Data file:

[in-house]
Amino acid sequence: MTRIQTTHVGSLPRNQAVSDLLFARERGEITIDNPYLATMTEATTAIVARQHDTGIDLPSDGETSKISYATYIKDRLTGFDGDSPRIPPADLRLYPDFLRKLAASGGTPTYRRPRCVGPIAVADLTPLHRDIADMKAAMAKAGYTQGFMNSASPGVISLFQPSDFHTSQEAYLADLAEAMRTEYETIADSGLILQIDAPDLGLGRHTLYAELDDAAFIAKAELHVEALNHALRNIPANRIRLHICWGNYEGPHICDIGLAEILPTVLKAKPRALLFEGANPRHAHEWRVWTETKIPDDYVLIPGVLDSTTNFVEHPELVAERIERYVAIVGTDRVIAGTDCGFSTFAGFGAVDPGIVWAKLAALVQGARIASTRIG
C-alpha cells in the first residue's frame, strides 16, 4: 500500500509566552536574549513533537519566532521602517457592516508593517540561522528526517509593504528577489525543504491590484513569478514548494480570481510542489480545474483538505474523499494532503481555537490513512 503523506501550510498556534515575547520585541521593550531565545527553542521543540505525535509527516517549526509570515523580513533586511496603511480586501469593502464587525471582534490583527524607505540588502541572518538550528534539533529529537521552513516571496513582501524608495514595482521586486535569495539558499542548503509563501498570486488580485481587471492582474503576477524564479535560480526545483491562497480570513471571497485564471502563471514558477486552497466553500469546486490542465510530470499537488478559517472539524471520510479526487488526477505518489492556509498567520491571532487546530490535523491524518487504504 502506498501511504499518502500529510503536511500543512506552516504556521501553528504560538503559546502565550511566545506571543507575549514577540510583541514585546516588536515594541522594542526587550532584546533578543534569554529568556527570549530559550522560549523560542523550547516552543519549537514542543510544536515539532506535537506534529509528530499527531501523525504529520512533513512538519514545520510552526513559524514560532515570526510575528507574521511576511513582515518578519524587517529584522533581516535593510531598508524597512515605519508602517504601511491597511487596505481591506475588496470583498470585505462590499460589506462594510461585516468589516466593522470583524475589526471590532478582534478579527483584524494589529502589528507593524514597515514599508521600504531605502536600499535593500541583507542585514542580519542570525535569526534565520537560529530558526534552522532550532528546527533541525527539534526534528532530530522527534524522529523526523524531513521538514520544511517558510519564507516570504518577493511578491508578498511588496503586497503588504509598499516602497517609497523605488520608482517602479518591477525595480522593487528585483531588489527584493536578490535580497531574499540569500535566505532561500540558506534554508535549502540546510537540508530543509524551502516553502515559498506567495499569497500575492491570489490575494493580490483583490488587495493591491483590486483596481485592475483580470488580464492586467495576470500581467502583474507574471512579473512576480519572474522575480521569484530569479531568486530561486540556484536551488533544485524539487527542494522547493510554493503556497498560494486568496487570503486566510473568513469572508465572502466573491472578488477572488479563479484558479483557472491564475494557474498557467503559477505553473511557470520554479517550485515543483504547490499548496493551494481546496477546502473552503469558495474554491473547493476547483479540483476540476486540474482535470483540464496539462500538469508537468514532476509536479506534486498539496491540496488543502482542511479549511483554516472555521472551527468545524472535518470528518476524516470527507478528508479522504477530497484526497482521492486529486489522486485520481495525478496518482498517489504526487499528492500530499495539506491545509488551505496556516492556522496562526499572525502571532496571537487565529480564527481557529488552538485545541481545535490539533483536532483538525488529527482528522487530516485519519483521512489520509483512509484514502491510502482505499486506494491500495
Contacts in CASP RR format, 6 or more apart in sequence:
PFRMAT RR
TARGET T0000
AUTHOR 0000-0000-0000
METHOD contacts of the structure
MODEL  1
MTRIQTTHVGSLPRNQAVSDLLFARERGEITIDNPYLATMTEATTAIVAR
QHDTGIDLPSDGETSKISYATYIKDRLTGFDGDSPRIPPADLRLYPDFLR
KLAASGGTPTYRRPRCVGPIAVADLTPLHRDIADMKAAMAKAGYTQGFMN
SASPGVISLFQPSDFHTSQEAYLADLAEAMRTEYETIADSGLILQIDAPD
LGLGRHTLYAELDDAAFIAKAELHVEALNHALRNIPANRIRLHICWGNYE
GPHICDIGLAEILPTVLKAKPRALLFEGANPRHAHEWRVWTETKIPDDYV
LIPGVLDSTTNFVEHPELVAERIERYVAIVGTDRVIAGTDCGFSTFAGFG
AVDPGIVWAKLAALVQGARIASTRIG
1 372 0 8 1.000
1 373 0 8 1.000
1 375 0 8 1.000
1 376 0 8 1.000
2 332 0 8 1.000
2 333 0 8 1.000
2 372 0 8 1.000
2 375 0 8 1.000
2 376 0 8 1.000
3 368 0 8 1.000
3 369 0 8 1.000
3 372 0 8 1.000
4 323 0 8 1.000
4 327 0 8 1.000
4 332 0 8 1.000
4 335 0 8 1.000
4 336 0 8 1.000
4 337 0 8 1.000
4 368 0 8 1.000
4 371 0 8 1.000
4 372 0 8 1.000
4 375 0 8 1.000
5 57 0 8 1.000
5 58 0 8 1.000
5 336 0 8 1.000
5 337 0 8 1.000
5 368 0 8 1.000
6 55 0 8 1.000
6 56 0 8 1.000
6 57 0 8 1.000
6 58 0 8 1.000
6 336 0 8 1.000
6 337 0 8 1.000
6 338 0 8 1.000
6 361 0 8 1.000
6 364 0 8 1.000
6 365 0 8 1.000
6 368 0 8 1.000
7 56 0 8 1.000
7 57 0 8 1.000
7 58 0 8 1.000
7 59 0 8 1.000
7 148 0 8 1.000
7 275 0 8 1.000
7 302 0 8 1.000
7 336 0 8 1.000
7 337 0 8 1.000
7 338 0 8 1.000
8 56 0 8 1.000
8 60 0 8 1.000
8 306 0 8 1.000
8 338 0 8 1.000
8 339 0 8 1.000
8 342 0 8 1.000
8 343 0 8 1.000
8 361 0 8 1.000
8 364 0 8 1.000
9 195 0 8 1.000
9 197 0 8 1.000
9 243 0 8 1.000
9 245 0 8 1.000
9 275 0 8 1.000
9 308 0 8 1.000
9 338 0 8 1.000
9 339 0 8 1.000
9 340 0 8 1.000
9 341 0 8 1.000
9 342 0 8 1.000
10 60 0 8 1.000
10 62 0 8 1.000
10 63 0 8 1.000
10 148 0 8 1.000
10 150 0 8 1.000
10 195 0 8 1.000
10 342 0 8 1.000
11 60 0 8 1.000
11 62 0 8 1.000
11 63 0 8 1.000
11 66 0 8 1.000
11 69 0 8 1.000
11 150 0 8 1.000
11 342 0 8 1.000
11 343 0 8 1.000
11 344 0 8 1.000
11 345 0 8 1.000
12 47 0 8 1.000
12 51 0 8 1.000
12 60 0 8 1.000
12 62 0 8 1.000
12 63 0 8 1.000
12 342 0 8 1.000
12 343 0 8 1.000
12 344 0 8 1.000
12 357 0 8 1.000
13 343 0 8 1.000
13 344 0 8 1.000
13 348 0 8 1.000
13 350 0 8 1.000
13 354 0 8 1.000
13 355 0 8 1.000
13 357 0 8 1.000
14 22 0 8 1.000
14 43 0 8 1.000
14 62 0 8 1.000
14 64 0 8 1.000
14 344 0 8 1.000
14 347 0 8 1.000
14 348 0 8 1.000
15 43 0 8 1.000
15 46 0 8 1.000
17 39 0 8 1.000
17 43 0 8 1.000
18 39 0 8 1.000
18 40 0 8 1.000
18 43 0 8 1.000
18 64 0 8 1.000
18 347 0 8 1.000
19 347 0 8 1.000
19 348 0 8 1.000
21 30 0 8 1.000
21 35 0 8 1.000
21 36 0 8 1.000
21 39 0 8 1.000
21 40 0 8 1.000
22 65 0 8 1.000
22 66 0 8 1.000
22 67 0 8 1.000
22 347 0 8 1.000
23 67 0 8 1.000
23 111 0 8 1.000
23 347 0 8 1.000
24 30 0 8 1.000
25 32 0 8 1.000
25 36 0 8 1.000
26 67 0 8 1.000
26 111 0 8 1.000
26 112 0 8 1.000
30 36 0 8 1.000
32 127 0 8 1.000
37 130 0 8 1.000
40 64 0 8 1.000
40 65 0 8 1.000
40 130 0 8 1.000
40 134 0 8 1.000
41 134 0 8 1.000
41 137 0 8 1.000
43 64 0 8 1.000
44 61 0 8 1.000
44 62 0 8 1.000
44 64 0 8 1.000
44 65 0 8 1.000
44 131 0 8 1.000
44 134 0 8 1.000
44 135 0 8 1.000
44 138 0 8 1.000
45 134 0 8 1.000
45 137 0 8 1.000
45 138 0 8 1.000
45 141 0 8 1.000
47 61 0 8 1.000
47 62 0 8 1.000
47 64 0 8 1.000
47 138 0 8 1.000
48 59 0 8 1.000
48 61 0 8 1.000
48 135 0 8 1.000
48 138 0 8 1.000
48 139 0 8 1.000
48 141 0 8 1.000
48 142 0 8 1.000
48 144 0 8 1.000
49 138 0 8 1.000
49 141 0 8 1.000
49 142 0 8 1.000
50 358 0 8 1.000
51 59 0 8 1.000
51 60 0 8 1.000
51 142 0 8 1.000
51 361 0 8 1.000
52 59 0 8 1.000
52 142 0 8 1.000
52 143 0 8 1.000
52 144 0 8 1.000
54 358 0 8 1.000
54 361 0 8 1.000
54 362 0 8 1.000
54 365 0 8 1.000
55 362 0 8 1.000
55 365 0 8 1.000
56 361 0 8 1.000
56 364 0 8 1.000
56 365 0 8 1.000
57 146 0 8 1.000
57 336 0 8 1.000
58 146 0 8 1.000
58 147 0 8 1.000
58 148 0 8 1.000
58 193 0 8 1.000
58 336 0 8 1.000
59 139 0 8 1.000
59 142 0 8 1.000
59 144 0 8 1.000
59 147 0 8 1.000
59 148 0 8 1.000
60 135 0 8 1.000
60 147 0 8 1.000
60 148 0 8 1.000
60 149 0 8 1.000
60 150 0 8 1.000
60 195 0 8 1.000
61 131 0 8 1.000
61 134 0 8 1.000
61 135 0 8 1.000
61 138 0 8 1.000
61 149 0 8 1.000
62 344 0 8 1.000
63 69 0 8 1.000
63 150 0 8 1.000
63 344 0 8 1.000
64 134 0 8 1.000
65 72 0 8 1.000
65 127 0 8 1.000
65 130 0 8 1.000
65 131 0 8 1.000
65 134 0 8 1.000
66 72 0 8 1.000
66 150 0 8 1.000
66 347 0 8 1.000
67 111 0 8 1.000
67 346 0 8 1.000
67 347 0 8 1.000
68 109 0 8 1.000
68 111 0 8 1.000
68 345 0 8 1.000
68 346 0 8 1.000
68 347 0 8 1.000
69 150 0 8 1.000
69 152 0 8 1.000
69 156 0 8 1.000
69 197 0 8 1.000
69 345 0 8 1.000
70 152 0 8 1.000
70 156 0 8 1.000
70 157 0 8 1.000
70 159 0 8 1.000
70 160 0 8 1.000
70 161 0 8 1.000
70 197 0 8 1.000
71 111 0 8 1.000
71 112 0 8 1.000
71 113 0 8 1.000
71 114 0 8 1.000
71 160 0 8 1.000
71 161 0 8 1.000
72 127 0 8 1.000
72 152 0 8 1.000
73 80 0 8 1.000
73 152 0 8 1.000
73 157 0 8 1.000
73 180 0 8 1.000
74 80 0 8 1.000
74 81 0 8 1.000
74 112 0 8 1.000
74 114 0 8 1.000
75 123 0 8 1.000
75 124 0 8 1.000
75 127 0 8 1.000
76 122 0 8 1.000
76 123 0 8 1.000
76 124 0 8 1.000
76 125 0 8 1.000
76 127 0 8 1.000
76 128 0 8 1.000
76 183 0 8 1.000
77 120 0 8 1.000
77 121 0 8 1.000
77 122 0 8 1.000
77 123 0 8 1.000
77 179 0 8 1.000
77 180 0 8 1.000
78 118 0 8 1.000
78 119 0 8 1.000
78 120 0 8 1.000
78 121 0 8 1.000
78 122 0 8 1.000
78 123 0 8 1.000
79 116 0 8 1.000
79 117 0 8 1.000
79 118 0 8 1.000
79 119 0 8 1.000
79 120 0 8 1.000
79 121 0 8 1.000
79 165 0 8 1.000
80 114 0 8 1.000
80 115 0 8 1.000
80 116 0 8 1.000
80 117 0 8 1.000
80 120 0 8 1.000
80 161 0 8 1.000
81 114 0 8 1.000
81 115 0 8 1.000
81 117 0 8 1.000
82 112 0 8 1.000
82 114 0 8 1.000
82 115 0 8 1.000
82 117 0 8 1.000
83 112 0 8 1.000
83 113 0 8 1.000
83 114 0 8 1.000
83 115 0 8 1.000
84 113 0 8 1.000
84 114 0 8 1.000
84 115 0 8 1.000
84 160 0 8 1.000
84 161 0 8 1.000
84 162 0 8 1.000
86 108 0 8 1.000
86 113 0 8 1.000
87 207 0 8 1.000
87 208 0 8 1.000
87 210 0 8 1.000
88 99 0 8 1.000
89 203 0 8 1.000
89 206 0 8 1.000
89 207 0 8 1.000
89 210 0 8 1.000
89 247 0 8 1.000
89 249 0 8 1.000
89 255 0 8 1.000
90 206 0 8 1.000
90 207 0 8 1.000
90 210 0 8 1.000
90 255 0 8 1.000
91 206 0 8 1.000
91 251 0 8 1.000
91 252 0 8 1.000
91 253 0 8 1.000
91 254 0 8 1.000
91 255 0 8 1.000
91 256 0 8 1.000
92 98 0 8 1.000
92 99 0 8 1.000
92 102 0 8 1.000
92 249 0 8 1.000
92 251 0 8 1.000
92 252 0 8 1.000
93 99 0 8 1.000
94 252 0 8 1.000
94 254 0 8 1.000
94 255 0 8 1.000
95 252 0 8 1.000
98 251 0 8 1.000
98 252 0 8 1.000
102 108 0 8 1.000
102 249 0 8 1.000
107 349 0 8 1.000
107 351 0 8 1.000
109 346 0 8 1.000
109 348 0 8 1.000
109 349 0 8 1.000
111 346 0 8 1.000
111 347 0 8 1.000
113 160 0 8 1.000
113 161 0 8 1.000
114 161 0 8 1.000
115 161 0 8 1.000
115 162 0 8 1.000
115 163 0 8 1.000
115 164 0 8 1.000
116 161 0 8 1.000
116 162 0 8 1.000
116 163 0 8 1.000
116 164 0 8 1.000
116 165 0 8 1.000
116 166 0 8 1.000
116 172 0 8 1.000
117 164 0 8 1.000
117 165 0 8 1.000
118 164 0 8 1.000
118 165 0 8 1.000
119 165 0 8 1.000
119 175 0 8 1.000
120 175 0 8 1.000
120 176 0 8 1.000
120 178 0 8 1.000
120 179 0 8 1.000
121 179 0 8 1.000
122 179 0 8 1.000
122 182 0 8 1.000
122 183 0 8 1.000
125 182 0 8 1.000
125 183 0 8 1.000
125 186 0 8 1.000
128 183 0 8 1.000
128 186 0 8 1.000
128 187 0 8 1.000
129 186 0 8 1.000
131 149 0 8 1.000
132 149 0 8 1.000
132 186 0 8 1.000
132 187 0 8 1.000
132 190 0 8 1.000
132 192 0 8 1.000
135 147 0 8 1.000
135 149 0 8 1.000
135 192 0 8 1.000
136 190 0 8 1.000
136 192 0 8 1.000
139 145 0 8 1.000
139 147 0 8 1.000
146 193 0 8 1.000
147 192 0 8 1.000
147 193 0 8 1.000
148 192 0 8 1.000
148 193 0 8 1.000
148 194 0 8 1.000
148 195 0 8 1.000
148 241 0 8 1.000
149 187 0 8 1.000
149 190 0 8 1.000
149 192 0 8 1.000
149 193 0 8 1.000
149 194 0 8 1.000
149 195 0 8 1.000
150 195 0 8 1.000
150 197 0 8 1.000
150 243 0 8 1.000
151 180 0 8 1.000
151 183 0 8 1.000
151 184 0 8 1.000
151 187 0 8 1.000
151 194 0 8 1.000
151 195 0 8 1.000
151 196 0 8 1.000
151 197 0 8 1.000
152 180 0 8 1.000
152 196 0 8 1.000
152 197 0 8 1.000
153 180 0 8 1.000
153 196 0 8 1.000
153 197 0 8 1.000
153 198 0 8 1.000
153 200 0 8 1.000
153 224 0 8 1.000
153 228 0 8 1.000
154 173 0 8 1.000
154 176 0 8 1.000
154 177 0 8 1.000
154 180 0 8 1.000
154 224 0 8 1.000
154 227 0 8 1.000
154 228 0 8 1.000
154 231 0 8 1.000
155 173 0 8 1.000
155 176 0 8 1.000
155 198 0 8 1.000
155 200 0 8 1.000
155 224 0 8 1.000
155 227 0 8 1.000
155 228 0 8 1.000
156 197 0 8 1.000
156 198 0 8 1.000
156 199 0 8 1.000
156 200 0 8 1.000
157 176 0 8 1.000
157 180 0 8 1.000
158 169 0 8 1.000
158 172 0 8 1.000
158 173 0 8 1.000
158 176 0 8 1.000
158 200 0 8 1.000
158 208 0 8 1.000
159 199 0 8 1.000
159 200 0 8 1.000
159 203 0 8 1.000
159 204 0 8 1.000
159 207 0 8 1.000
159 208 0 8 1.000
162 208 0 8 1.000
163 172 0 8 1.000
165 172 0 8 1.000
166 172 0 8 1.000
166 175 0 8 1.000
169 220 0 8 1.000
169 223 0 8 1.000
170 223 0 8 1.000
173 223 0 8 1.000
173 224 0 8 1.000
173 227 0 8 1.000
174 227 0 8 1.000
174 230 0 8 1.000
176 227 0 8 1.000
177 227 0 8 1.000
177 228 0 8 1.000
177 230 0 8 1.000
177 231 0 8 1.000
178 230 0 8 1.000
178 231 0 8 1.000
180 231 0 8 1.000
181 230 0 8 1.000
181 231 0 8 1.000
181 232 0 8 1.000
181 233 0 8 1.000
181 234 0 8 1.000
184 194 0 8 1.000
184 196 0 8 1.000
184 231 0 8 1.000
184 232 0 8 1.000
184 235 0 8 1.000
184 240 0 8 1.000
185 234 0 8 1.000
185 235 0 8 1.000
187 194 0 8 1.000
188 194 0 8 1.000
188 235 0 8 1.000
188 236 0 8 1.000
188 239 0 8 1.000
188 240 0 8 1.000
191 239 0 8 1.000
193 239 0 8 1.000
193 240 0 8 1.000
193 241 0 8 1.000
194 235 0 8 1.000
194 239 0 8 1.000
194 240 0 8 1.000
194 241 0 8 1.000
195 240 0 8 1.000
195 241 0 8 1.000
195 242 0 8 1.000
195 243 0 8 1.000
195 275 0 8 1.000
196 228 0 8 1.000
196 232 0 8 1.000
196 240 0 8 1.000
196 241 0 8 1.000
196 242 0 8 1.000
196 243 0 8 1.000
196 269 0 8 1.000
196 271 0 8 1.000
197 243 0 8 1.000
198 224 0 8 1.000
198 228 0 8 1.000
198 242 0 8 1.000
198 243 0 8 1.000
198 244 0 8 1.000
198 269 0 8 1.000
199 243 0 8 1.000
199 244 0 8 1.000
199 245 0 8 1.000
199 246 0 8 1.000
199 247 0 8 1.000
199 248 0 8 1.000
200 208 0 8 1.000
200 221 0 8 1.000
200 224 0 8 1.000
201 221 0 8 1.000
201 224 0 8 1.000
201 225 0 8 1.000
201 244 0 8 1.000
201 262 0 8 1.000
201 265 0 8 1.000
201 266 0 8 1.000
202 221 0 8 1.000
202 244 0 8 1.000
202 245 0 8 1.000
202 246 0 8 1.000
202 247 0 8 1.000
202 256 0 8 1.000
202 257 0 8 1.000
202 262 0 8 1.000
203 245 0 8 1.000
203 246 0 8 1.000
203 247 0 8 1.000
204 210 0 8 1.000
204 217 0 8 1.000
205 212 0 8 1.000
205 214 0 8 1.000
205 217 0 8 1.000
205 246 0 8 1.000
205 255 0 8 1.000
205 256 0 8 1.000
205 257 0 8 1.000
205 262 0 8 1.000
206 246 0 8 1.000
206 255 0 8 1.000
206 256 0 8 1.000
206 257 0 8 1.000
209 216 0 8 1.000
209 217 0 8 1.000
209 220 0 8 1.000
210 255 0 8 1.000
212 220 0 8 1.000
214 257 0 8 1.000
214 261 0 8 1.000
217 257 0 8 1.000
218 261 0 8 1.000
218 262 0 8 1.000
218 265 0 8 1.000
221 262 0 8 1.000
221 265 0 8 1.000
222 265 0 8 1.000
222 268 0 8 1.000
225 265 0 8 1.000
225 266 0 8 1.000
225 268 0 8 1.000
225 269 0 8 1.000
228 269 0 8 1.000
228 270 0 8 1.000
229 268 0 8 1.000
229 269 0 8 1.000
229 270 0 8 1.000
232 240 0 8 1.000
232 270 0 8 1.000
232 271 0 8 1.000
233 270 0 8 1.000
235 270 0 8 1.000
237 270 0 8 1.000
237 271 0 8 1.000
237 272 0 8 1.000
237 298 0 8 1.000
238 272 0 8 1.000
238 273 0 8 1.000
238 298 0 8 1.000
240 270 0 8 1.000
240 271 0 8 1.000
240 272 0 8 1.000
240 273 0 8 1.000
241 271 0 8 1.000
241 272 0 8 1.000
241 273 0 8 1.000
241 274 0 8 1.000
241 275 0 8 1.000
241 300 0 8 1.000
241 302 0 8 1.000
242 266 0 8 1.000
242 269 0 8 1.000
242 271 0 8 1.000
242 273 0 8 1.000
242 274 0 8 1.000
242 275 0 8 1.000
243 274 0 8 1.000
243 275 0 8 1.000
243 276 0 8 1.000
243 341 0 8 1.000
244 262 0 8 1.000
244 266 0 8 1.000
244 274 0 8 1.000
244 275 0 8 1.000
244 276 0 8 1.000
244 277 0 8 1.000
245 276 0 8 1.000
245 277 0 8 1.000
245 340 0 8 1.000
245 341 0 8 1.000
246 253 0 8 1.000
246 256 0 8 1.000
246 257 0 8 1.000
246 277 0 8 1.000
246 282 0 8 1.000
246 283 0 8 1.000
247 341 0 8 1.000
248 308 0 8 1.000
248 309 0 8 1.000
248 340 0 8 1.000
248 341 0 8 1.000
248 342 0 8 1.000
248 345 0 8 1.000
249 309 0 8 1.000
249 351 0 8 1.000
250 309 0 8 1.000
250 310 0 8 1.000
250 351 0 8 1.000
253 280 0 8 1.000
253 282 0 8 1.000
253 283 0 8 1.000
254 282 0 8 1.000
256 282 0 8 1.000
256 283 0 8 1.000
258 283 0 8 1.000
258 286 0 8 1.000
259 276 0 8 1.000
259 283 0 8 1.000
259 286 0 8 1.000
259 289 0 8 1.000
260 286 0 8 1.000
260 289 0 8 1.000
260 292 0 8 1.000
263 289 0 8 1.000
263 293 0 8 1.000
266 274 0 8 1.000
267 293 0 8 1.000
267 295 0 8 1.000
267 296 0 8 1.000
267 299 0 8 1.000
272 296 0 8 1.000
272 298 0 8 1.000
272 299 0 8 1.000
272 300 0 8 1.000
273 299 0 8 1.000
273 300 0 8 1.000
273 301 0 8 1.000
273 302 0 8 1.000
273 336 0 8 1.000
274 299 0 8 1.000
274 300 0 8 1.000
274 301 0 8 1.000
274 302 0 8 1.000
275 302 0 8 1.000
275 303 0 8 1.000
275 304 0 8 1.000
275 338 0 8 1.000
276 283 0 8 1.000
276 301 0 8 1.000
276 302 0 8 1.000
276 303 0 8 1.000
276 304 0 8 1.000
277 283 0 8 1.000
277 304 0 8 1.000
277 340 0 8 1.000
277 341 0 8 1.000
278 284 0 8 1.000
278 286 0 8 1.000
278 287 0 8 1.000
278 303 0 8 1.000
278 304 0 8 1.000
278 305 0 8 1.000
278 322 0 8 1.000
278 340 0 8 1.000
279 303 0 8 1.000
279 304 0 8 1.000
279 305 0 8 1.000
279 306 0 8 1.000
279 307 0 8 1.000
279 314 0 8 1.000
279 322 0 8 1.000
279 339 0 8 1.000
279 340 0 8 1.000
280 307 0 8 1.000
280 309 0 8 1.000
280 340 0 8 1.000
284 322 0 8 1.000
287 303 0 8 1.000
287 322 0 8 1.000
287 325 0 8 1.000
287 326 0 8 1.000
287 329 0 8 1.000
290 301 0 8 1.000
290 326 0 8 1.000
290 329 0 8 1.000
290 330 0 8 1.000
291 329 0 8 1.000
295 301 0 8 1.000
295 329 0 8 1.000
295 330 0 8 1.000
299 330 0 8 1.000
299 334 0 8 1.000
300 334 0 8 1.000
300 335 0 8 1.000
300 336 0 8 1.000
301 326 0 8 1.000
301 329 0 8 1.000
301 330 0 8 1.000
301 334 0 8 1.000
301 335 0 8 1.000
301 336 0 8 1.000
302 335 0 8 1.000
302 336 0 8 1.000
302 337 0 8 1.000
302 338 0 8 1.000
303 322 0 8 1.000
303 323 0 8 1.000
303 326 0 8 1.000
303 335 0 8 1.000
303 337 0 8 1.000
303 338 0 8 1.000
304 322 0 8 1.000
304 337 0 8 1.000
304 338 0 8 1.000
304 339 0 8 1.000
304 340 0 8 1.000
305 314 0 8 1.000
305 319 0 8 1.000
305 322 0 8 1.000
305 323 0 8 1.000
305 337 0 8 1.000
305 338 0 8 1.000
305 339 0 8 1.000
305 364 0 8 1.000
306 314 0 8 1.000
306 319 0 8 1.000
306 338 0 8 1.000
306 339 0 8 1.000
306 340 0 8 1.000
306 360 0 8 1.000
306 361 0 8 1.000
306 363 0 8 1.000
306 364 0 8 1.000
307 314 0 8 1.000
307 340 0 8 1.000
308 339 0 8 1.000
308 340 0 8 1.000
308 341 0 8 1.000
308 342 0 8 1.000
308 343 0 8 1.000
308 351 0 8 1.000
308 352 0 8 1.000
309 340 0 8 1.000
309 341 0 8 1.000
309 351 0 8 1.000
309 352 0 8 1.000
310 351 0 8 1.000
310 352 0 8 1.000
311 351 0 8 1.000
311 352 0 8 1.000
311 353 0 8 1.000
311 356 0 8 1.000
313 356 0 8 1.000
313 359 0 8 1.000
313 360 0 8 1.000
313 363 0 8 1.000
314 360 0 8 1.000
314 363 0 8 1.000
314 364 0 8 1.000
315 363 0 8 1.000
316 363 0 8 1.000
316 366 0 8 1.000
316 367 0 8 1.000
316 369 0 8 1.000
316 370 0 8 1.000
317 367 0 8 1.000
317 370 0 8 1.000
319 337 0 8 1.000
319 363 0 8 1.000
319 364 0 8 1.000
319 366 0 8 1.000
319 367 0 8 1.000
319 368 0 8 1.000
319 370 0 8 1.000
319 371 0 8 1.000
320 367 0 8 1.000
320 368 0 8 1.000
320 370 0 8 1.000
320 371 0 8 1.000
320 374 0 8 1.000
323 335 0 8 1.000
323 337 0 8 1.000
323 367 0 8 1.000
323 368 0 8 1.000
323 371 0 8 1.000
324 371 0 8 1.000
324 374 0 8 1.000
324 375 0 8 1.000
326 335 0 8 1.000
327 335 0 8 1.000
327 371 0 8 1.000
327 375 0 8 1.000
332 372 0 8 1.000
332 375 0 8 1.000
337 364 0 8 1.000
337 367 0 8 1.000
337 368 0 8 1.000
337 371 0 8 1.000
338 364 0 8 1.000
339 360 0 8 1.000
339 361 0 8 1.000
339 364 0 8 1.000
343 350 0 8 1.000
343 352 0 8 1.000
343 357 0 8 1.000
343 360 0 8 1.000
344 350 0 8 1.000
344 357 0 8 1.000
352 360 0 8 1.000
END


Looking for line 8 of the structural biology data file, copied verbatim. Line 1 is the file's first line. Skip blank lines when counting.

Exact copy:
METHOD contacts of the structure